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Evaluation of Indigenous Justice Program

The purpose of research project was to ‘determine the effectiveness of night patrol initiatives on community safety rates, preferably in comparison with statistically similar communities that do not operate night patrols’. (AGD; RFT 0510). The Northbridge Policy/Juvenile Aid Group (Northbridge/JAG) and the Safe Aboriginal Youth Patrols Program (SAYPP) represented two very different approaches to the use of Night Patrols. Both programs provided youth-focused night patrols but there were important differences between contexts, purposes, goals, and the approaches of the two programs:

  • Programs were provided in very different contexts (single inner urban versus dispersed rural);
  • In different jurisdictions (WA v. NSW);
  • Under different legislative instruments (policy changes and statutory child protection powers v. Community-based); and
  • With different service management and delivery methods (statutory management v. community managed).

Evaluation challenges: From an evaluation perspective, each program presented different challenges. The main challenges for the Northbridge component of the evaluation were:

  • Evidence of change: To collect sufficiently comprehensive data about relevant changes that occurred;
  • Evidence about causation of changes: To have determined the extent to which changes identified could be attributed to Northbridge policy intervention; and
  • Evidence of the effects of change: whether the policy addressed underlying issues or whether young people adapted their activities to avoid the intervention.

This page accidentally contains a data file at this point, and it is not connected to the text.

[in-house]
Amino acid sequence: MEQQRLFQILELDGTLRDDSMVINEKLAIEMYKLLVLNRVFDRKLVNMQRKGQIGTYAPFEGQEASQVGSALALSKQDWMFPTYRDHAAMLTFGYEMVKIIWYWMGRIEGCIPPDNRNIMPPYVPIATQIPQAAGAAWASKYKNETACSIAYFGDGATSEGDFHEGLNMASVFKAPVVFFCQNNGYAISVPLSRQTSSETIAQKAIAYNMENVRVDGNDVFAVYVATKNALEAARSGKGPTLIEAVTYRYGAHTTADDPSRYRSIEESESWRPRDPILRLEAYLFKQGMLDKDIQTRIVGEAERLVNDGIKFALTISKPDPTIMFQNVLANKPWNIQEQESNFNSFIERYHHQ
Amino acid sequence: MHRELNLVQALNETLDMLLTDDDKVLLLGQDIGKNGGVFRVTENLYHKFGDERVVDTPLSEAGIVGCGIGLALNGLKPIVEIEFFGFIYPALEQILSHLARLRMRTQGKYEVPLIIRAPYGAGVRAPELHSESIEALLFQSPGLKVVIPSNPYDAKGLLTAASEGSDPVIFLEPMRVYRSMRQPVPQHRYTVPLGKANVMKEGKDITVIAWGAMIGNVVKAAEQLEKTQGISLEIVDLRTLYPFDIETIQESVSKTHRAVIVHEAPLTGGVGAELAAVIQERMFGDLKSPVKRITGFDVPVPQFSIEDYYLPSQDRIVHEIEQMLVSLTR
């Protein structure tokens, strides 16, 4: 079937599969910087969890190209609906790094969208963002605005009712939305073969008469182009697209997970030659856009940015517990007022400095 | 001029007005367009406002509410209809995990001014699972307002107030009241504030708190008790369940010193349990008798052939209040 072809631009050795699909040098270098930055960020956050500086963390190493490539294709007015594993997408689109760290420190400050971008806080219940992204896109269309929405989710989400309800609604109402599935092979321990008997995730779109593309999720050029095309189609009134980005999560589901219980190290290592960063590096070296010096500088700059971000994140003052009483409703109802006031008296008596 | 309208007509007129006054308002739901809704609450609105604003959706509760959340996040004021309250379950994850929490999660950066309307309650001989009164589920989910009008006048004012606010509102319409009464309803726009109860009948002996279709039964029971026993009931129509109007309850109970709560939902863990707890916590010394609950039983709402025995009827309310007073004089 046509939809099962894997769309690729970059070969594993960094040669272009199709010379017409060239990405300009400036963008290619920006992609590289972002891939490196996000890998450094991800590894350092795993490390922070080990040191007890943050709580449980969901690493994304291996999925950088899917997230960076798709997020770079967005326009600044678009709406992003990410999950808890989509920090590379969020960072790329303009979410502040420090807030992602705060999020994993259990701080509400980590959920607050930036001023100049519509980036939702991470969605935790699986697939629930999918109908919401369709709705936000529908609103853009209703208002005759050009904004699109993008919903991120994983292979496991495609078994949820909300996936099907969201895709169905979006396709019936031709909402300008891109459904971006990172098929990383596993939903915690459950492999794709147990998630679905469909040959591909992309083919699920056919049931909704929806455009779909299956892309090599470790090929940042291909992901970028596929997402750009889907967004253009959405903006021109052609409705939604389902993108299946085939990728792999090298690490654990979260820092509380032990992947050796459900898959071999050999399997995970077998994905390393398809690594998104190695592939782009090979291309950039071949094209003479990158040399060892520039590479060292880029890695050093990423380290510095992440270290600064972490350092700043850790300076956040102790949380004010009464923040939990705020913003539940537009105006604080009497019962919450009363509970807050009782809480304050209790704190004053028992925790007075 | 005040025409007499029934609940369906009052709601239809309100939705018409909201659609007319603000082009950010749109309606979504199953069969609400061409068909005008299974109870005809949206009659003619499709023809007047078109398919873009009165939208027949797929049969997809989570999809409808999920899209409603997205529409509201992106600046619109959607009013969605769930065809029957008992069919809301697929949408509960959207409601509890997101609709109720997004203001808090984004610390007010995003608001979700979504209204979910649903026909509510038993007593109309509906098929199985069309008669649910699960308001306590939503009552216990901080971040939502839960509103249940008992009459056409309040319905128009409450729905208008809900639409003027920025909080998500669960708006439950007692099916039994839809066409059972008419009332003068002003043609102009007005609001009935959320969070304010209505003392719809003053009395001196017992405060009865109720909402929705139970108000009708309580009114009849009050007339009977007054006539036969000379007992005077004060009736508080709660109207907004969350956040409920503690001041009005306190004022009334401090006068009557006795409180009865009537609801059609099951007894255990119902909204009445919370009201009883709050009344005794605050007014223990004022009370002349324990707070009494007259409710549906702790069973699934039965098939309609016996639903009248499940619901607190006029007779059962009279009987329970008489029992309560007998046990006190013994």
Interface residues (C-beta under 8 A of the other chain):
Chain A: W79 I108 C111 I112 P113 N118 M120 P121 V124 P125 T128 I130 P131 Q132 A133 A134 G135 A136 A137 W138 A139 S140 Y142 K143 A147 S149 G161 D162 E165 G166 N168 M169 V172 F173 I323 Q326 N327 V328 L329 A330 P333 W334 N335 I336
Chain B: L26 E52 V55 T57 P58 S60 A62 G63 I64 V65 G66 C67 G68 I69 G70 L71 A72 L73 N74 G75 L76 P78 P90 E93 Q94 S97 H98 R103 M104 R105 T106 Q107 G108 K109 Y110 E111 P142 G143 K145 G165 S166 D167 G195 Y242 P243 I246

The main challenges for the NSW night patrols component of the evaluation were:

  • Effective data collection: finding practical and effective ways to collect data about the operation and effectiveness, and community support for night patrols in diverse regional and remote communities in NSW; and
  • Isolation: practical difficulties concerned with isolation and distance between research sites; the time and cost of field work; practicalities of support and training options for night patrol staff in isolated communities.

The evaluation strategy was informed by these considerations. The evaluation allowed for the different approaches (Northbridge/JAG v. SAYPP) to be compared and contrasted. Evaluation methods were developed for each site to maximise sensitivity to context of each evaluation, and where possible the data was collated in ways that maximised the possibility of cross-comparison.

The evaluation collected both quantitative data about crime, victimisation and child protection and qualitative data about how each program operated, the existing program record-keeping and reporting arrangements (at that time), referral processes and any limitations, perceptions of program achievements and limitations, constraints upon service provision, perceptions of night patrol staff training and support needs, perceptions of community safety and the effects of the program upon factors that underpin Indigenous disadvantage in law and justice. Perceptions of community safety are important because they contribute positively to people’s sense of well-being. However, different populations and communities have different safety expectations and perceptions may be unrelated to objective measures of risk. Qualitative data allowed the possibility of better understanding of diverse worldviews, conflicting values and goals in different sections of the community, thus taking account of impact heterogeneity.

The evaluation combined a literature review with qualitative and quantitative data gathered for each of the patrols. The report made recommendations about good practice and also suggested strategies for improvement.

Funding agency

Attorney General’s Department

Project duration



Associate Professor Trudi Cooper
Associate Professor Pamela Henry
University of New England, Professor Margaret Sims
University of New England, Associate Professor Elaine Barclay
Queensland University of Technology, Professor John Scott

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